Consistent with everything 2020, Amazon Prime Day experienced its own unprecedented “first.” The sixth annual event was moved from July to October, but the pivot represented much more than a calendar shuffle. Many brands were forced to rework their strategies due to Prime Day’s close proximity to the holiday season.
Their efforts were well rewarded. Despite the three-month delay and subsequent challenges of being T5-adjacent (Black Friday-to-Cyber Monday span of days, or “Turkey 5”), 2020 Prime Day was once again one of the biggest events in Amazon’s history.
Overall, Prime Day hit impressive benchmarks:
- U.S. eCommerce sales grew 43% YoY to $6 billion
- Third-party (3P) sellers outpaced first-party (1P) growth with a 60% YoY increase in sales to $3.5 billion
- Sales for Ideoclick clients grew by 63%, compared to Prime Day 2019
- Over one million deals were executed globally, providing $1.4 billion in savings to consumers
eCommerce Shopping Behavior Reveals Key Insights
Savvy brands know Prime Day isn’t just about an influx of revenue. Just as valuable are the quantifiable trends post-Prime Day data reveals—which informs future marketing efforts. Looking at consumer behavior, the biggest takeaway is a consciousness around cost. This is particularly enlightening as brands look ahead to T5 and beyond.
For example, over one-third of consumers (36%) stated they will be more price sensitive this holiday season in comparison to 2019. This attitude was reflected in the average Prime Day order size, which suffered a 25% reduction from 2019’s numbers ($44.21 compared to $59.02).
The good news is that 35% of consumers stated they plan to do most or all of their holiday shopping online this year, a 10% spike over last year. And, Amazon loyalty is encouraging for the upcoming holiday season—evidenced by a few key data points:
- 72% of shoppers did not compare prices to other retailers’ promoted events (Target, Walmart) before making a Prime Day purchase
- 56% of U.S. consumers stated they intended to make a Prime Day purchase
- 51% of consumers view Prime Day as the kickoff to the holiday season
The Pandemic’s Unique Influence
One of the most significant insights gleaned from 2020 Prime Day was buying behavior specific to the pandemic. Unlike previous years, this year’s shopping behavior heavily aligned with increased time at home. Items for e-learning, remote working, clothing, and at-home entertainment won the day(s). Specifically, the Clothing, Shoes & Jewelry category sales saw the largest YoY growth (27%), closely followed by the Grocery & Gourmet Food category at 23%.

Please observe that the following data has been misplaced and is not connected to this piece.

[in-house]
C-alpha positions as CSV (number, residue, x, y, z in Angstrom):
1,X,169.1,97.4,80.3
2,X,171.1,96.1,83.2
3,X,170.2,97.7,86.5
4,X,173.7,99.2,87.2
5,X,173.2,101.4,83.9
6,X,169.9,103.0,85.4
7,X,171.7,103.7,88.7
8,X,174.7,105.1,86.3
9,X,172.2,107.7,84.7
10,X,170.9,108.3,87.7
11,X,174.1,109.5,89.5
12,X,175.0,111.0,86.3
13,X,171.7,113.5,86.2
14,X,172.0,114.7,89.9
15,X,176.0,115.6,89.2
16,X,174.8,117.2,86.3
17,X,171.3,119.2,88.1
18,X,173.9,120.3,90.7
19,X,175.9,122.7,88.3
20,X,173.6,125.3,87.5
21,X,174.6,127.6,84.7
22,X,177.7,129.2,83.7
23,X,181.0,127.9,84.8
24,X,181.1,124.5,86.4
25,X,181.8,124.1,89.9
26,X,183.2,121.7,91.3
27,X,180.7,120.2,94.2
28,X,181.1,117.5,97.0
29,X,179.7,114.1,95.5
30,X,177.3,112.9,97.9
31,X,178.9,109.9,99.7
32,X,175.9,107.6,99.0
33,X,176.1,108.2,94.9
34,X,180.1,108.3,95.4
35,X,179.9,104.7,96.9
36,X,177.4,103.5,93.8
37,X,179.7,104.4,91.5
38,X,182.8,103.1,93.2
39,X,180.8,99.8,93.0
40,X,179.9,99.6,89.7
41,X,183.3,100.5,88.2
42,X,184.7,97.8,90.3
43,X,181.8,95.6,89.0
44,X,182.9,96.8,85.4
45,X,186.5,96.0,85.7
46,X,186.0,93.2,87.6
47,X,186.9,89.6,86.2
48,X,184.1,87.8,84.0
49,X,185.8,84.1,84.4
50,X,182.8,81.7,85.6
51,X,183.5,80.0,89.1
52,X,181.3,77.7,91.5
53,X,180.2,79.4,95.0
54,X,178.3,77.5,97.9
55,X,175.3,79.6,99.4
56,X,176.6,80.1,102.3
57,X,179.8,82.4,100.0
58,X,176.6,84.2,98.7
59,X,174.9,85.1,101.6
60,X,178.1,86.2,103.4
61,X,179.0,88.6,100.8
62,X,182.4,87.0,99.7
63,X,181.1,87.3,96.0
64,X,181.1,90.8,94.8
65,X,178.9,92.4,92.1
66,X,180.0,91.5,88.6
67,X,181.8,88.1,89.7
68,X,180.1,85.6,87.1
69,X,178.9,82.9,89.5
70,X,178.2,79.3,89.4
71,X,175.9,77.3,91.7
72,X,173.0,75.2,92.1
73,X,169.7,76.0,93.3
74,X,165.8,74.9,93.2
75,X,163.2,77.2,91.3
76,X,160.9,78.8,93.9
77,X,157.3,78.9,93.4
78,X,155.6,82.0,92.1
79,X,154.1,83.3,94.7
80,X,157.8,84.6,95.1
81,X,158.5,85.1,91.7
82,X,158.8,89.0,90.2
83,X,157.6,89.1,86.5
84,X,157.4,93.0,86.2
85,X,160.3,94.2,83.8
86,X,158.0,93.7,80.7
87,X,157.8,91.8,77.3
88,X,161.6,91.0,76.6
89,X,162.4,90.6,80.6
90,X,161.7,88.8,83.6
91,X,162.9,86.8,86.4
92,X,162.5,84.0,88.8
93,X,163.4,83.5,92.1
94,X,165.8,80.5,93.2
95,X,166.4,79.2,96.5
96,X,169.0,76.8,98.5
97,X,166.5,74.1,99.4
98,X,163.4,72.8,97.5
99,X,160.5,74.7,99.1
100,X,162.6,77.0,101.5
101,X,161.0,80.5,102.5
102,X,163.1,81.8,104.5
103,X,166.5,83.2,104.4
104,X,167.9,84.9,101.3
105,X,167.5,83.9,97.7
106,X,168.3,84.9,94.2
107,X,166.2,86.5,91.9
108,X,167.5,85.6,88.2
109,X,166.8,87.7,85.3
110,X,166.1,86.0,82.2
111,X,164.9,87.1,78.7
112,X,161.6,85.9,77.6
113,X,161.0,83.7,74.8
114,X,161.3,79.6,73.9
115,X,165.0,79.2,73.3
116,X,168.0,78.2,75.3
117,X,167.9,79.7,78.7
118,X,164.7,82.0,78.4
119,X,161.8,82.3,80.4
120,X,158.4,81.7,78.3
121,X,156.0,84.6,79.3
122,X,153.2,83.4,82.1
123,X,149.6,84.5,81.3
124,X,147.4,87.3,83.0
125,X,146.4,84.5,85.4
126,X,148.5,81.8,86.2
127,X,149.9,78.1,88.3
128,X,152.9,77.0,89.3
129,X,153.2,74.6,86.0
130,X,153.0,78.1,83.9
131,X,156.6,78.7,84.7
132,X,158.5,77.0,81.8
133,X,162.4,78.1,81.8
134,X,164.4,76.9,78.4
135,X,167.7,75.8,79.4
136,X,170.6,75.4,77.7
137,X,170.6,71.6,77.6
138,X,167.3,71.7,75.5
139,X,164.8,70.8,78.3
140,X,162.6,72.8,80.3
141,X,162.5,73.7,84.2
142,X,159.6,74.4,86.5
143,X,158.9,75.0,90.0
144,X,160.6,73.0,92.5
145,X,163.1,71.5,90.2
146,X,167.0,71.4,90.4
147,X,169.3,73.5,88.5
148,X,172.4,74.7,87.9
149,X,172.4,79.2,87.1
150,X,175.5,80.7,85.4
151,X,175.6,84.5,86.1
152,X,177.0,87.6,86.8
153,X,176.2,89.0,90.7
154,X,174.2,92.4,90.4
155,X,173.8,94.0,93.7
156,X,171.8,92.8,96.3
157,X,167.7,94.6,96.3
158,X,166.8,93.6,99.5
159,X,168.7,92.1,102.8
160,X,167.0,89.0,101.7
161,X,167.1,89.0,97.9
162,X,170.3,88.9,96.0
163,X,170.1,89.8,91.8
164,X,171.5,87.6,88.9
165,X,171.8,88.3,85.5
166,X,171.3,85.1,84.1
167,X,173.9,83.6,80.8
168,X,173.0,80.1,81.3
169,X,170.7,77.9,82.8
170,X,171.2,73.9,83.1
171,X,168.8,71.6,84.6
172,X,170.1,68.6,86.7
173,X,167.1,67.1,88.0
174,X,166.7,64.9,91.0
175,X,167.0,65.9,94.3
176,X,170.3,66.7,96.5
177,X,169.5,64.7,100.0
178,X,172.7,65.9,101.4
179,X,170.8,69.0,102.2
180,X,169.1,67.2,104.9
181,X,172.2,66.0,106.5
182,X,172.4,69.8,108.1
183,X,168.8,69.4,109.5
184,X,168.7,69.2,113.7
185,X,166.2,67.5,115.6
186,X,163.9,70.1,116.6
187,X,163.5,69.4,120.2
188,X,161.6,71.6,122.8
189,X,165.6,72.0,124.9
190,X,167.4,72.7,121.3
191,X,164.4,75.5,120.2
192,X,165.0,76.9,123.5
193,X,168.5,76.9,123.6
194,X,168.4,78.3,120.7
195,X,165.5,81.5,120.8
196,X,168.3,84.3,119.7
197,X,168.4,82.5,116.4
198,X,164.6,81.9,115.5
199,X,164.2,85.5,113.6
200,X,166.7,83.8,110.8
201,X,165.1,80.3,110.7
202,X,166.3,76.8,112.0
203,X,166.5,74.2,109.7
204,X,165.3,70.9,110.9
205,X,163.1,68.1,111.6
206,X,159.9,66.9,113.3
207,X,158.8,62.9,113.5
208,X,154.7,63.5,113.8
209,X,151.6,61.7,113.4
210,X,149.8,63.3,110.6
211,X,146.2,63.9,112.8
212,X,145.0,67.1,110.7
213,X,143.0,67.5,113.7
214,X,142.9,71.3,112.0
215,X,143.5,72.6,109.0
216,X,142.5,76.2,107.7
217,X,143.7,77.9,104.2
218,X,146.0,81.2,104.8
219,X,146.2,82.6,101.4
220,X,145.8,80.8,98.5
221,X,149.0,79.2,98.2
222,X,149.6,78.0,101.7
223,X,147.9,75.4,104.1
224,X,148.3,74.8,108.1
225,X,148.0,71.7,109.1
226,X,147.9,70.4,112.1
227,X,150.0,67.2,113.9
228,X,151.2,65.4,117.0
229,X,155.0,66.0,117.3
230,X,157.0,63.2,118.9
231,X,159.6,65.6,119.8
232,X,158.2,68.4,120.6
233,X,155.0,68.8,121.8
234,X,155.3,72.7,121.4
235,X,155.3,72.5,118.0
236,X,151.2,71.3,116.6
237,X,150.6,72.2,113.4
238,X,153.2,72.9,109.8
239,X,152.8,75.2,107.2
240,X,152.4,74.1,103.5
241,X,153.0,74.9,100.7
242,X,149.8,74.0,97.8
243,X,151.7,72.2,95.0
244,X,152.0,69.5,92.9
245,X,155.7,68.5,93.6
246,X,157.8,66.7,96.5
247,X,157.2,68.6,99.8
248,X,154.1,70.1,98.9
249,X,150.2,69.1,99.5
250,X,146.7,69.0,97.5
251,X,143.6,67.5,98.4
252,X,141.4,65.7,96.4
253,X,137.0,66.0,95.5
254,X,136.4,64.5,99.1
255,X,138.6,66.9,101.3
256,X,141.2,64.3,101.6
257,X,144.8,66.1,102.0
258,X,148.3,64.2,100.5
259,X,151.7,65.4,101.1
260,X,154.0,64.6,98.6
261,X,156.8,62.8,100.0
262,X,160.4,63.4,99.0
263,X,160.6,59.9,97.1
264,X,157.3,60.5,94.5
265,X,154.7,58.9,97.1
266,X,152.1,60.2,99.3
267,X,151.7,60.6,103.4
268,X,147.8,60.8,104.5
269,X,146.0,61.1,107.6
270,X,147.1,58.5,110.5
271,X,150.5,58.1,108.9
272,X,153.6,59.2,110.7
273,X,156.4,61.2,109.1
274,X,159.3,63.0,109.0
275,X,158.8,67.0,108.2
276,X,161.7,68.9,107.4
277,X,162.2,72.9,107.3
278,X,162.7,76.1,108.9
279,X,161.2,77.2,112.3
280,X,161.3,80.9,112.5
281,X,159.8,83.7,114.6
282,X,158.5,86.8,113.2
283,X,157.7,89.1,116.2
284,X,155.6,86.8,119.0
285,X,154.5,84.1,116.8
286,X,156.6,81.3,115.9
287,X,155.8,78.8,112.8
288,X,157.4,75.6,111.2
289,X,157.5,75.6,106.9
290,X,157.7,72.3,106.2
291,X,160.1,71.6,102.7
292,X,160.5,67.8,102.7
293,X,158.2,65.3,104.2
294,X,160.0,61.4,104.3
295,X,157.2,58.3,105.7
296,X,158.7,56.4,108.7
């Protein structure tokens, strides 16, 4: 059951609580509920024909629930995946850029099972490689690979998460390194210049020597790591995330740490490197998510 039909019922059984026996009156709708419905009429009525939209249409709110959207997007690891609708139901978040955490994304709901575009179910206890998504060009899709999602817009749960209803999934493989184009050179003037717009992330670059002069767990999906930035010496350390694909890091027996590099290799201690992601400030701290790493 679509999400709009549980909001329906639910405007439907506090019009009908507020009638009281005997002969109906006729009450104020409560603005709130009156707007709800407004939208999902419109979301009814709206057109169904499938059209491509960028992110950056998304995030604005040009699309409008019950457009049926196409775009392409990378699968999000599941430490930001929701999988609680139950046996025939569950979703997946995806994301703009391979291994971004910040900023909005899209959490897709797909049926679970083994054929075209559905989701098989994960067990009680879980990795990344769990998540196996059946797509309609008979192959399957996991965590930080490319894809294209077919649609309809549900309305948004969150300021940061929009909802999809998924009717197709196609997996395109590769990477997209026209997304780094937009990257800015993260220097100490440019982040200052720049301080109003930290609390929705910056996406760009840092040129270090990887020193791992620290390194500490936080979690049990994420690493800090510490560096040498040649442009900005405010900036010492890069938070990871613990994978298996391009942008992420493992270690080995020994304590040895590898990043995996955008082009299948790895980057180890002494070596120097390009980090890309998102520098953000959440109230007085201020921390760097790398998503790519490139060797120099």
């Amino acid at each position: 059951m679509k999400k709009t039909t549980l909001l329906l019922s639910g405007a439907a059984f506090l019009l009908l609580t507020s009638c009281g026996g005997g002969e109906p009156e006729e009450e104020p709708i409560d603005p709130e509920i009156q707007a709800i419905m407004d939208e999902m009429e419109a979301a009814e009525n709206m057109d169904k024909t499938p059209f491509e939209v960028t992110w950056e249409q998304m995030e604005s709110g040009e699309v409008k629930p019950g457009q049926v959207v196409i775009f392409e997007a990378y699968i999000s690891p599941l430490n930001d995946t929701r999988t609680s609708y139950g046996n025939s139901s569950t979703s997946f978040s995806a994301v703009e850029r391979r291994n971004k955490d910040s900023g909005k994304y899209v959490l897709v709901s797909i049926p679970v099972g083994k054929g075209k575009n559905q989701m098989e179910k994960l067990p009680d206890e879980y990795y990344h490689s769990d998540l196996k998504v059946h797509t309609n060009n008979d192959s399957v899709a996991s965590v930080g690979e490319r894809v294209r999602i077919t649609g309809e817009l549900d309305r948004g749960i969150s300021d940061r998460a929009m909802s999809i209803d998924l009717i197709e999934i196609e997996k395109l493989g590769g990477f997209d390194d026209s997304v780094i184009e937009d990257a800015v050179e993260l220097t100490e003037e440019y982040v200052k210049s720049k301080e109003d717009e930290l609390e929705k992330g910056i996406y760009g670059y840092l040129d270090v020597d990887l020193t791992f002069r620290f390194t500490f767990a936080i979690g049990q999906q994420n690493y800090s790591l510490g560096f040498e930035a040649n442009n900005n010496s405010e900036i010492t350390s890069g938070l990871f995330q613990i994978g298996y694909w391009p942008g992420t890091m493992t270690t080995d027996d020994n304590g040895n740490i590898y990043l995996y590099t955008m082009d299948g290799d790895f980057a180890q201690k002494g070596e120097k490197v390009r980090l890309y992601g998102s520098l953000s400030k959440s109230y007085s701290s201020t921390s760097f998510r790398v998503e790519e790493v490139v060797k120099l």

Top keywords also substantiated this phenomenon, with items like mask bracket, thermometer, and AirPods, each coming in at number two among search words. Headphones, earbuds, and laptop rounded out the electronics search words—a clear indicator people are investing in their work-from-home situation. Top-selling products in the U.S. like iRobot® Roomba vacuums and LifeStraw® water filters further support consumers’ at-home existence.
Strategies for Sustained Amazon Growth
With the significant influence 2020 Prime Day had on holiday shopping, it begs a key question: Could this be a turning point in Amazon’s future Prime Day strategies? Larger brands have continued to run deals to drive sustained growth throughout Q4, and consumers are welcoming them. Data reports that 81% of consumers plan to shop on Amazon for holiday purchases compared to Walmart (51%) and Target (29%).
Amazon is leveraging these trends with the launch of its Holiday Dash event, featuring “Black Friday Worthy Deals” that change daily.
Advertising’s Impact on Varying eCommerce Categories
Another key consideration as brands ramp up for the holiday season is the impact of Prime Day advertising. Increased discoverability and market share during the two-day event was critical to a strong start to holiday shopping. This was reflected in the amplified advertising spend across categories, which drove greater competition among brands than in previous years.
Brands who were proactive with their budgets—expanding them to focus on Prime Day traffic—witnessed varying return on ad spend (RoAS), based on category. For example, Home & Kitchen RoAS declined by 47% YoY while Electronics increased by 58%. Beauty & Personal Care also grew (26%). Grocery & Gourmet Food remained consistent from 2019.
Specific to mobile advertising, the “Recommended Deals for You” widget on the shopping app further benefited brands that ran ads prior to Prime Day. The ads triggered inclusion in shoppers’ dynamic widgets based on their previous engagement with ASINs.
What’s Next for Amazon Shopping Behavior?
These numbers speak volumes, but it’s really the insights gained from the data that brands need to keep top of mind. A consistent thread throughout is that consumers were and are concerned about three primary components: price sensitivity, availability of deals, and delivery costs. That buying behavior should serve as a foundation for marketing strategies in the remainder of Q4—and even into 2021.
If you’d like some guidance surrounding holiday season planning for Amazon optimization, we can help.